Kampala, Uganda | THE INDEPENDENT | Dozens of small businesses around educational institutions have been hit by the lockdown because of the absence of students who form the bulk of their customer base.
The government ordered all learning institutions to close on March 20, 2020, as part of the measures to disrupt the spread of COVID-19, forcing millions of learners to return to their homes. However, this has taken a huge toll on businesses around the educational institutions, a number of which are now closing or relocating.
The affected businesses include among others, eateries, retail shops, salons, boutiques, supermarkets, stationery outlets and video libraries. Those that have stayed functional are on the edge.
Audrey Kukunda, the proprietor Velvet restaurant in Nakawa near Makerere University Business School (MUBS) says before the lockdown, she would serve over 100 customers which isn’t the case. She also reveals that some of the students would book for their meals for the entire semester.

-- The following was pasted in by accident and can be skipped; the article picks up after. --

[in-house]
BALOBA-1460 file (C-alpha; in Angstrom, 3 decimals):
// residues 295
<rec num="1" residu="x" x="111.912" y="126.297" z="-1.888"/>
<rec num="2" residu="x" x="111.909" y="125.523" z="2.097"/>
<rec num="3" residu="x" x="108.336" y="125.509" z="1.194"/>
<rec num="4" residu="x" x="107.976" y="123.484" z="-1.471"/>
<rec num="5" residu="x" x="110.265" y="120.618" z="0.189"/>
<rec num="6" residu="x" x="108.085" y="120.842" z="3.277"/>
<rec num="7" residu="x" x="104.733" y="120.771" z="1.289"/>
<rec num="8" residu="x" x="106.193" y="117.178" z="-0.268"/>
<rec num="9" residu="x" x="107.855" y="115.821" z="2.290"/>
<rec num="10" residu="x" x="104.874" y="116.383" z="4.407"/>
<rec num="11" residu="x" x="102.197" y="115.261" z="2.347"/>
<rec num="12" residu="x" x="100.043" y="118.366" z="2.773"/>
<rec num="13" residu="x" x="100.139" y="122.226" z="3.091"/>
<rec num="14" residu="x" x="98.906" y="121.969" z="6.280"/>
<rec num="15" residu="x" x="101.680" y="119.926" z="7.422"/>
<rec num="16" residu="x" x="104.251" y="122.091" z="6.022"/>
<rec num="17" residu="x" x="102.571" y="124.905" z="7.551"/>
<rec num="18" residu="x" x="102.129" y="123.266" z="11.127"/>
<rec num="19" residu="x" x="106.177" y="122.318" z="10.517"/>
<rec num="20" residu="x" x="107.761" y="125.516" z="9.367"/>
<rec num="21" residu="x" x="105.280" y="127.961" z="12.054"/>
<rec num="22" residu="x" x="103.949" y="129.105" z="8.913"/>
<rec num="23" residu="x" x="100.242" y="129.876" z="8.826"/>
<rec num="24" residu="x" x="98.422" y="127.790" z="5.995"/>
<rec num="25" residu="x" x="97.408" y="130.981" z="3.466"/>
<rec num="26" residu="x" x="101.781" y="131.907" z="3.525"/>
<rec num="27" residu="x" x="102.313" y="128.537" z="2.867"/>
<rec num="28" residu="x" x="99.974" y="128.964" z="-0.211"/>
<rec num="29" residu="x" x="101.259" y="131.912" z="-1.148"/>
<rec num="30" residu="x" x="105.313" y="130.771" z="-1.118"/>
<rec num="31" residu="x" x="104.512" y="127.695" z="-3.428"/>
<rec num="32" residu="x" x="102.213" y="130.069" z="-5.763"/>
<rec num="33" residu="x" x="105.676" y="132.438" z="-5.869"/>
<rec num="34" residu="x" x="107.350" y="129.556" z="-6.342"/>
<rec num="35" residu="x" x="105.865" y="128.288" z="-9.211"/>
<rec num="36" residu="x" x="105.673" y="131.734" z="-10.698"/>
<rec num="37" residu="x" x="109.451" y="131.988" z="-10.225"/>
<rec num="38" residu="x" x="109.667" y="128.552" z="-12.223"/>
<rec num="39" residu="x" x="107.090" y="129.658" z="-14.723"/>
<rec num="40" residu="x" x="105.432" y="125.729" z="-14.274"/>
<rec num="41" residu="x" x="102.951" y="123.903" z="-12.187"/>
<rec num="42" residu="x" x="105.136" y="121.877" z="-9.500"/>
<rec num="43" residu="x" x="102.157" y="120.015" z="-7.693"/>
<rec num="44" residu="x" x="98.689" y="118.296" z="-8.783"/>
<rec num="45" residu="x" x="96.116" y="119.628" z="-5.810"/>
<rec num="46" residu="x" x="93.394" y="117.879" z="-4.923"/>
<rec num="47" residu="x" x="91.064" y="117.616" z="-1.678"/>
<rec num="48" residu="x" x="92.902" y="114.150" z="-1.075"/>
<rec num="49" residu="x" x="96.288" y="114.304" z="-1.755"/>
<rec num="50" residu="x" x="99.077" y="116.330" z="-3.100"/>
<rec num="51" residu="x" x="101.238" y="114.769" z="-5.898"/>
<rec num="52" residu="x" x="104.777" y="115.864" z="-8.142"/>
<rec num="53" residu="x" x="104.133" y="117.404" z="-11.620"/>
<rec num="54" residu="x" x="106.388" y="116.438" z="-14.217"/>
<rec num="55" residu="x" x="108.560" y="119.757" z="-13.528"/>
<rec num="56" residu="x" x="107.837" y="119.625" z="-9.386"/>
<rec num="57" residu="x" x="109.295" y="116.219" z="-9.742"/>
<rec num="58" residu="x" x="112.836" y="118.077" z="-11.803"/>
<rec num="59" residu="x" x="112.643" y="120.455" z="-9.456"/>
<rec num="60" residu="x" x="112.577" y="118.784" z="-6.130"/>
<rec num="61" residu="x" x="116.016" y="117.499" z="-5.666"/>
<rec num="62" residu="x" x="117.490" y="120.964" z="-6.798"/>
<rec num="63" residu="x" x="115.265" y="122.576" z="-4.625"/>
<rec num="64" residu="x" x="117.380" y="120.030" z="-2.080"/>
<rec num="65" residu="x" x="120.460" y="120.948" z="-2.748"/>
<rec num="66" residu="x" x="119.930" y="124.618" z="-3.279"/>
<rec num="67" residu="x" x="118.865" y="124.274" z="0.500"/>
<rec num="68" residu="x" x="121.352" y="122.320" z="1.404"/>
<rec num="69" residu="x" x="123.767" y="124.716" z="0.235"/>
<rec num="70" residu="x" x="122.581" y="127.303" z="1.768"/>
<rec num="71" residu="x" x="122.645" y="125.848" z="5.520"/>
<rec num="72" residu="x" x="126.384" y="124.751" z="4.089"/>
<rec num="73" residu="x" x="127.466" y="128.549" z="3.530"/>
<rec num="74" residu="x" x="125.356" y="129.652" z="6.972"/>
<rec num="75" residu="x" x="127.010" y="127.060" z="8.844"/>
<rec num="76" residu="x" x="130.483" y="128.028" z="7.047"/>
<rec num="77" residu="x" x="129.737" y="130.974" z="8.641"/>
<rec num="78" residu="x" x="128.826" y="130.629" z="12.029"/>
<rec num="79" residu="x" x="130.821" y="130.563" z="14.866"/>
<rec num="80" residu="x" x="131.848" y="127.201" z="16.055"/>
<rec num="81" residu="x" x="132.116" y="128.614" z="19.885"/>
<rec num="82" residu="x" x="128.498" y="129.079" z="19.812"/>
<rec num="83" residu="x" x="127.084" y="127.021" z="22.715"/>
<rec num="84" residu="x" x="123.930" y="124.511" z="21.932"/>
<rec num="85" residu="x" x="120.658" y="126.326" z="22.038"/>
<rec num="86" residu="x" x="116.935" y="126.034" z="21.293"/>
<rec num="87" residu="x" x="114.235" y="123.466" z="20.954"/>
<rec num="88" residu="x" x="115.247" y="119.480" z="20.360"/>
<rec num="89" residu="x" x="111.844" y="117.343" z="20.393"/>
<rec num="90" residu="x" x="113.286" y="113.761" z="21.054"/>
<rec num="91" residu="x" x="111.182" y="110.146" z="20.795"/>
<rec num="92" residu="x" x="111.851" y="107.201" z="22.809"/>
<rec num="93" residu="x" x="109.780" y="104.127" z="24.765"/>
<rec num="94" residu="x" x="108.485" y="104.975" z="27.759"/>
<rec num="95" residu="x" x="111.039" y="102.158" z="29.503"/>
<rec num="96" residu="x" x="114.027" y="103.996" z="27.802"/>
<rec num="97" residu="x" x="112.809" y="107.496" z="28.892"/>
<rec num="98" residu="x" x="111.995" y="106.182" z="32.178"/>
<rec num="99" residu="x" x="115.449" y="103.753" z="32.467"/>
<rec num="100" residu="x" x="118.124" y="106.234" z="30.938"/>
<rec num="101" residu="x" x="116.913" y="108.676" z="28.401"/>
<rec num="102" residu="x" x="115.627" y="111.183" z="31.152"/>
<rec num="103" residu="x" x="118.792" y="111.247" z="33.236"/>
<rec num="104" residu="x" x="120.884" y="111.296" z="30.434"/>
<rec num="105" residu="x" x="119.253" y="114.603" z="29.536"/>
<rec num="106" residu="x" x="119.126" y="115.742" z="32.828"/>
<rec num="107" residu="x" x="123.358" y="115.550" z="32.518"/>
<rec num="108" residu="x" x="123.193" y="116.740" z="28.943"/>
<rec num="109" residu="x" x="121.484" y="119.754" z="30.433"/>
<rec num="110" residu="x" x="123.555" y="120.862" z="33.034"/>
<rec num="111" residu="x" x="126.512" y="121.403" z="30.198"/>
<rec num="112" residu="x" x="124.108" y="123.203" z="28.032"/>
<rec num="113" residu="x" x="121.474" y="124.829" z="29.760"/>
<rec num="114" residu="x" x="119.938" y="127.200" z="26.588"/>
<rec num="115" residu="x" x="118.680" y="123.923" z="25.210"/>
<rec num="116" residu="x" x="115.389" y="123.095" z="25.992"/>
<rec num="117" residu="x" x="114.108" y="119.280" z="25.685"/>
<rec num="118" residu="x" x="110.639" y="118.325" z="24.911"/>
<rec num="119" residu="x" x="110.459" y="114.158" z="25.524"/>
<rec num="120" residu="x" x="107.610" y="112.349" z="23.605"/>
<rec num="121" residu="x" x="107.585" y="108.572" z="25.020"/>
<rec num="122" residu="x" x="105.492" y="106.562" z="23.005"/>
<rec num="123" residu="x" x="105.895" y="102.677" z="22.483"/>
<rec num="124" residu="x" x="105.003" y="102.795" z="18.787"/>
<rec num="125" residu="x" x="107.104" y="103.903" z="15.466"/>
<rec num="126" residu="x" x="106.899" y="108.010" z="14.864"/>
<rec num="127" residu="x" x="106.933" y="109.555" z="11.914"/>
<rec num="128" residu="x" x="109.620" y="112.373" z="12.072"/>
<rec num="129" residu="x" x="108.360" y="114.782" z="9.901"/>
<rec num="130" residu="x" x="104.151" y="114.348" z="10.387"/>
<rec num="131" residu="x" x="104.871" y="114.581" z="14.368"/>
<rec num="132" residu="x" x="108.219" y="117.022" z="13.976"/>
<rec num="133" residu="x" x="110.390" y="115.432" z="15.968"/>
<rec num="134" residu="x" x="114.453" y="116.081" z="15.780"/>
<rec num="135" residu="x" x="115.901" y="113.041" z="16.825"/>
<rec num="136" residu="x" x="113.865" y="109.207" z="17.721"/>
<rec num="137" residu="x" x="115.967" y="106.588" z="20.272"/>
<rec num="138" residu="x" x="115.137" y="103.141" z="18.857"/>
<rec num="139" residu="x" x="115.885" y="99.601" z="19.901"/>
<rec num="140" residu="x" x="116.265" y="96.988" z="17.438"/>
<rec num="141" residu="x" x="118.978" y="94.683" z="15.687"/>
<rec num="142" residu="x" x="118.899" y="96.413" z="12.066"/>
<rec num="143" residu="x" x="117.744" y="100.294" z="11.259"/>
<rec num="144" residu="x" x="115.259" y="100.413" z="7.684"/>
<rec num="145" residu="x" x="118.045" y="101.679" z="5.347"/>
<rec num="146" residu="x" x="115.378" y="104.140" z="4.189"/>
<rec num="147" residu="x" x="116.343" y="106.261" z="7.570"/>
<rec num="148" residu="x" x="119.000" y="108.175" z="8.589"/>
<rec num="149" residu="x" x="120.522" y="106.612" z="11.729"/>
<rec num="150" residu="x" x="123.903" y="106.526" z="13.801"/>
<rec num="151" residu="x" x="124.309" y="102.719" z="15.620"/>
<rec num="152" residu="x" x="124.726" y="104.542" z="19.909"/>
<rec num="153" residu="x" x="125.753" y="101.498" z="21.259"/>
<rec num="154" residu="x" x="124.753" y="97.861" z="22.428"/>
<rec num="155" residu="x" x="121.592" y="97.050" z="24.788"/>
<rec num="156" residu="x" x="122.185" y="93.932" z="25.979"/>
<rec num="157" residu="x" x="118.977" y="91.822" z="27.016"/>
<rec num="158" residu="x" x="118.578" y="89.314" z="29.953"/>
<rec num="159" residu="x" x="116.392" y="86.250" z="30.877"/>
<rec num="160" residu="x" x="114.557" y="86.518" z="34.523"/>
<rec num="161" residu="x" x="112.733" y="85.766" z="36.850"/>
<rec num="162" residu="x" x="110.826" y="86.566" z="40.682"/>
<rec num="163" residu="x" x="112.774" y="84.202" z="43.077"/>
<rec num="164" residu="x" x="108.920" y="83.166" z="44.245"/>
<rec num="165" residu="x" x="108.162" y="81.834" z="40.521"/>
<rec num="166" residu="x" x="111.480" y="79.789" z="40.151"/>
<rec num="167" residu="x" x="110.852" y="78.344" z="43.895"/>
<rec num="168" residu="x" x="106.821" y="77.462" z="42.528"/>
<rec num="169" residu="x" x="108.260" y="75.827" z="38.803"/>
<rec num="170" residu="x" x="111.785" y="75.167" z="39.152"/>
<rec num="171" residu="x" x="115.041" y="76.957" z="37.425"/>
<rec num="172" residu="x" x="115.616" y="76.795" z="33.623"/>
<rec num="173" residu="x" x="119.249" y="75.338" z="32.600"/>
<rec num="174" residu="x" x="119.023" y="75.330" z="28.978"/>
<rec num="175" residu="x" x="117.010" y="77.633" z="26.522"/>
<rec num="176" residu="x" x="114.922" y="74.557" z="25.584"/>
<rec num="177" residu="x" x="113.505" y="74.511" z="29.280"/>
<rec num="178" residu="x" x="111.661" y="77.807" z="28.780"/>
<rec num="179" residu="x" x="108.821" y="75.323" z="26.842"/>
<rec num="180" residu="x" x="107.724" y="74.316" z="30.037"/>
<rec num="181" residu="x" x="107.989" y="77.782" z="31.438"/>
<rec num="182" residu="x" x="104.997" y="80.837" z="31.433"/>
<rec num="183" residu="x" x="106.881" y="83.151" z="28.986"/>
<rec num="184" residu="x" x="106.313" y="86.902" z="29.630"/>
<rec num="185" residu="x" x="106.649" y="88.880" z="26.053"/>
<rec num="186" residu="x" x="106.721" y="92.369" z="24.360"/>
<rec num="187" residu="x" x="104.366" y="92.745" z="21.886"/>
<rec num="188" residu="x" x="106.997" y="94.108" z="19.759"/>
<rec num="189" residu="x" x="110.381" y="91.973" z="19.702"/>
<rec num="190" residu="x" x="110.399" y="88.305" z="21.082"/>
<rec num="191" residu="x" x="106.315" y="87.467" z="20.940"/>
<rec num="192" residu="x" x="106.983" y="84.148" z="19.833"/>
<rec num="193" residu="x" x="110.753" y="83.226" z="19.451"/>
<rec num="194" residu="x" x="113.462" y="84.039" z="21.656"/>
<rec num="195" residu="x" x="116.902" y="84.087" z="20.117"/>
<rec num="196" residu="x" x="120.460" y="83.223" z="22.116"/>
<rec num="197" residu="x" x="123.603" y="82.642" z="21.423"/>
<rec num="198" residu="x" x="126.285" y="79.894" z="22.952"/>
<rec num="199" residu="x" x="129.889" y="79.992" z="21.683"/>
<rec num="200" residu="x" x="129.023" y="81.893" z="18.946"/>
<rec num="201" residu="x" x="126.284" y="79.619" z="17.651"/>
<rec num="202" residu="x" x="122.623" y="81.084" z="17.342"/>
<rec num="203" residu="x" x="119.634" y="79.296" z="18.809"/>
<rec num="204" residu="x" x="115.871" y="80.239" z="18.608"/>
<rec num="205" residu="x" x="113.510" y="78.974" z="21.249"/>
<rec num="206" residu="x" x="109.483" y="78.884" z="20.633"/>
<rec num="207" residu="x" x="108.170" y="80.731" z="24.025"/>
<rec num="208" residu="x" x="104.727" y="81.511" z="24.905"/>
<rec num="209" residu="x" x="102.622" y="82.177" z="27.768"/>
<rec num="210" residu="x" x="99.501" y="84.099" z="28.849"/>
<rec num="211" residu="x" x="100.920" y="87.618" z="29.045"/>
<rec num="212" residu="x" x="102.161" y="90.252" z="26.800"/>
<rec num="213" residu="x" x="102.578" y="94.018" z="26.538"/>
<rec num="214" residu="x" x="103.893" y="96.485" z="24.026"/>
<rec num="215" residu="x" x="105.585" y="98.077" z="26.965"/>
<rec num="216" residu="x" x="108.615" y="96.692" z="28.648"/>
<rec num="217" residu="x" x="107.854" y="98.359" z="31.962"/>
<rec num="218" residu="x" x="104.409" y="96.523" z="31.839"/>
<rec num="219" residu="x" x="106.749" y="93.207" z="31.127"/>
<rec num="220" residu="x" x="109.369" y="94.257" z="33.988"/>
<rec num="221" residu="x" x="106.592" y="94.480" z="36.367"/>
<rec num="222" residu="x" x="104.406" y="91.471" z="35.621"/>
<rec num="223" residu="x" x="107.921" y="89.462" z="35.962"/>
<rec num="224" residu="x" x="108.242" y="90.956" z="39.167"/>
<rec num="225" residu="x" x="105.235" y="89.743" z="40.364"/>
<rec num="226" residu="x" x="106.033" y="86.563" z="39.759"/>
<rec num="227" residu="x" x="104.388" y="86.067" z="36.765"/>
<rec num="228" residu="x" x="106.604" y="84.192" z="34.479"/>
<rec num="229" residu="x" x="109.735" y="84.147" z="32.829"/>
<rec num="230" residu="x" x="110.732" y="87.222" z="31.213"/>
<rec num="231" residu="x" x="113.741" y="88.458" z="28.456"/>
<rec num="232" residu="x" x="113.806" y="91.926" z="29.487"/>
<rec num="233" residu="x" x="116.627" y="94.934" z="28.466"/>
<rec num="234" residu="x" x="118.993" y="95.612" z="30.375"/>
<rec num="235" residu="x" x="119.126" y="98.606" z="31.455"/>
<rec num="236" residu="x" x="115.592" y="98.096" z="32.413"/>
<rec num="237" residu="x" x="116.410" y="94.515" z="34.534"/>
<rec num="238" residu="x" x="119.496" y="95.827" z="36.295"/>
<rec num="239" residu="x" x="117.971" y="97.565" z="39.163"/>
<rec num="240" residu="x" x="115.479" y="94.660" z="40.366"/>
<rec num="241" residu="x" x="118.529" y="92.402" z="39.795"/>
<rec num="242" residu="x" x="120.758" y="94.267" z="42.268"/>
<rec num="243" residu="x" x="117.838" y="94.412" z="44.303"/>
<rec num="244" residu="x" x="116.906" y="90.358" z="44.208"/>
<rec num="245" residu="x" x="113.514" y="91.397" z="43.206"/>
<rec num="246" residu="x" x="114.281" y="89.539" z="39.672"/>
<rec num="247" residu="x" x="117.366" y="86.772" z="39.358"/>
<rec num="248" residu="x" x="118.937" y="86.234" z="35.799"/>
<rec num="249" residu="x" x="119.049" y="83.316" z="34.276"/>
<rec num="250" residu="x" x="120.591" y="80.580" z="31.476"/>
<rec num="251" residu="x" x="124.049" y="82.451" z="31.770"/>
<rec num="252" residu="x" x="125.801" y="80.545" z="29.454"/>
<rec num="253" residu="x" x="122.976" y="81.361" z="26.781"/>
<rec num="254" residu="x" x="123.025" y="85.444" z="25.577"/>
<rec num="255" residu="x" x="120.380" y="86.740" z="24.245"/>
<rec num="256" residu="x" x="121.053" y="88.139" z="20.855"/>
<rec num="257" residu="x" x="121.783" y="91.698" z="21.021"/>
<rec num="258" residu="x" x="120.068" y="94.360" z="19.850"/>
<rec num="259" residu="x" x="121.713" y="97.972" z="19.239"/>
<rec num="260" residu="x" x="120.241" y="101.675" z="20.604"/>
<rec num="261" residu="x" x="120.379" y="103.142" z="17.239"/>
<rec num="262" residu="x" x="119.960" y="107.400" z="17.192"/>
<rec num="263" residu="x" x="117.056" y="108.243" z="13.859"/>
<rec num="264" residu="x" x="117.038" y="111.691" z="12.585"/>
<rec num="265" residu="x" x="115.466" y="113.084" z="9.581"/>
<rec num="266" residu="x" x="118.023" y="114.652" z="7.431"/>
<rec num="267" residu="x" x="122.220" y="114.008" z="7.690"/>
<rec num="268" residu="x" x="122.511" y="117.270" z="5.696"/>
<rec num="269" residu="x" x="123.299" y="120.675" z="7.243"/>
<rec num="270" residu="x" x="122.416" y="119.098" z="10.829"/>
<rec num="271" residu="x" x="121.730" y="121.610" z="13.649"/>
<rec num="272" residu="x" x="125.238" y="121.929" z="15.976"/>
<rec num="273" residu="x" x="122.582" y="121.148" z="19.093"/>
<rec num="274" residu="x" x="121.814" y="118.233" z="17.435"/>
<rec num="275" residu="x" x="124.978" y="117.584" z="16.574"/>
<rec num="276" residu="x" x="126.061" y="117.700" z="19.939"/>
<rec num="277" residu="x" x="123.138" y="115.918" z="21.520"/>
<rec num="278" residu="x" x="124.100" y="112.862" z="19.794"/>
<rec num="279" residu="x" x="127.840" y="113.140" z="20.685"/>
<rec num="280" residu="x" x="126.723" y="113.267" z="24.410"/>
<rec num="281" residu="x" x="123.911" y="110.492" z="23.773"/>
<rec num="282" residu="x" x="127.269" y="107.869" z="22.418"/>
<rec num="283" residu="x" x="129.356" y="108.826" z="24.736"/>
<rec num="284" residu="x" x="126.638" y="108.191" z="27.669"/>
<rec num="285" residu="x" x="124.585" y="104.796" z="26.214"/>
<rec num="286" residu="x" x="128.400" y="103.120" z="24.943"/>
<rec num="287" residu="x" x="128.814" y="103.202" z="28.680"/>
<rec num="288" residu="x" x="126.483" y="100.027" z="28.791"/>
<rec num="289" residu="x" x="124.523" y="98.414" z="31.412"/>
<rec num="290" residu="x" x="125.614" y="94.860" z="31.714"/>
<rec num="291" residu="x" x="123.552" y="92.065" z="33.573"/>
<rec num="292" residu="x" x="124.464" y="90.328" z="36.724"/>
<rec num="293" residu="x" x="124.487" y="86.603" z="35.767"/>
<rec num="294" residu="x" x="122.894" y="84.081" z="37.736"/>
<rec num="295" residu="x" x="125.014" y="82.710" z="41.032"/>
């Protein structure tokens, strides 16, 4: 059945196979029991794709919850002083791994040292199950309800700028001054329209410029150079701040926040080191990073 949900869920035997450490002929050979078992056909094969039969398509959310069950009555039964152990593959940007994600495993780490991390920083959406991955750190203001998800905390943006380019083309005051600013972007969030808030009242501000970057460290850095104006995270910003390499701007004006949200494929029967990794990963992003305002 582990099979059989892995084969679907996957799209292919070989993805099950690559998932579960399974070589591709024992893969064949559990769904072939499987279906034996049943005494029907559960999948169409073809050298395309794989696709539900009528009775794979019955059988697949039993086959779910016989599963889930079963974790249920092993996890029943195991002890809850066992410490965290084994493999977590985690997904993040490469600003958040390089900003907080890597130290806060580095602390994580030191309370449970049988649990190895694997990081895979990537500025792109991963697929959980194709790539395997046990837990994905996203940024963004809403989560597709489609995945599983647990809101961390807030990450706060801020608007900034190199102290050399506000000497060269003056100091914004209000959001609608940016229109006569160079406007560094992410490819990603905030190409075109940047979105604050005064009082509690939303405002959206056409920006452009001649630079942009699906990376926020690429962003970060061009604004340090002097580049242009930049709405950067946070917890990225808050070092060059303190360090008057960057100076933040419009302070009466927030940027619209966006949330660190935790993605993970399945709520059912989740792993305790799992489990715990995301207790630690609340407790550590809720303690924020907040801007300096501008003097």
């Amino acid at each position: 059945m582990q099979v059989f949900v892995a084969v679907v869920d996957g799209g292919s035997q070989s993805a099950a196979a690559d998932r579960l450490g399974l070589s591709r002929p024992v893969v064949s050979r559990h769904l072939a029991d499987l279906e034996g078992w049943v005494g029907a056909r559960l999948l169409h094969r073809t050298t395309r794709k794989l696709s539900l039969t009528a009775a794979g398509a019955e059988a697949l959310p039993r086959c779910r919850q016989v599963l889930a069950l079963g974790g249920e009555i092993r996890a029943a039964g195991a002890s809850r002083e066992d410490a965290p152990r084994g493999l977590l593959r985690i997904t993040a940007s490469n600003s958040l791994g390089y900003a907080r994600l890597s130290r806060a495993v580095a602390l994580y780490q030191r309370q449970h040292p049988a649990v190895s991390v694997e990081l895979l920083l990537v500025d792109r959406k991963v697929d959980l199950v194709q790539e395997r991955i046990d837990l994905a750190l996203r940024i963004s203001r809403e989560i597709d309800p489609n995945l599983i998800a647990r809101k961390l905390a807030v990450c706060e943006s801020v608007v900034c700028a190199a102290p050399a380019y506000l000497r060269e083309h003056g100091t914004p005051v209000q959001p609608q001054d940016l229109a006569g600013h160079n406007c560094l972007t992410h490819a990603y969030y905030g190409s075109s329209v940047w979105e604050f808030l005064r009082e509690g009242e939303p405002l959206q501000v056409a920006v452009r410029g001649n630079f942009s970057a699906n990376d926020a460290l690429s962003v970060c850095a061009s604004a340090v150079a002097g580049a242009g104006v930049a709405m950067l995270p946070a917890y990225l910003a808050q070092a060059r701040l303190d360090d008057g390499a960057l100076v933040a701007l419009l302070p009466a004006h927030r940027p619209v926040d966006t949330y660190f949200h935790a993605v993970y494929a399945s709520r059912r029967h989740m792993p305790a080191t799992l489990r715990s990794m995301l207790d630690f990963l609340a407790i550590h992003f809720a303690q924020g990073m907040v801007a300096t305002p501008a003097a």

Grace Manzi, the acting in charge of Chicken Tonight branch in Kansanga next to Kampala International University says she now relies on a few passersby. She however says they are no match to the droves of students that flocked her restaurant before lockdown.
Florence Nakayenga, the proprietor of Mission Beauty salon in Wandegeya says she closed in late July because she could not afford to pay rent and maintain saloon equipment in the absence of customers. Nakayenga now deals in general merchandise.
Hassan Osama Mubiru, who runs a printing and photocopying business opposite Akamwesi Hostel in Nakawa says his business took a fall since the students left the university. He says that some of his neighbors relocated to other areas where they can get clients while others closed shops saying they couldn’t afford rent and utility bills.
Elias Akampa, the acting general manager “The Grocery” in Wandegeya, says the absence of students led to uncountable loses of perishable goods, which saw him drop some staff.
Titus Obina, a retail trader opposite Kyambogo University main gate says although he is used to students going for holidays, he can’t count the losses he has registered in the lockdown.
Recently, Hope Katwiine, the vice-chairperson Kampala Traders Association-KACITA warned that several small scale businesses in and around Kampala may never reopen because of the impact of the lockdown. She explained that many traders have been spending on water, food, and rent at home even when they are not earning.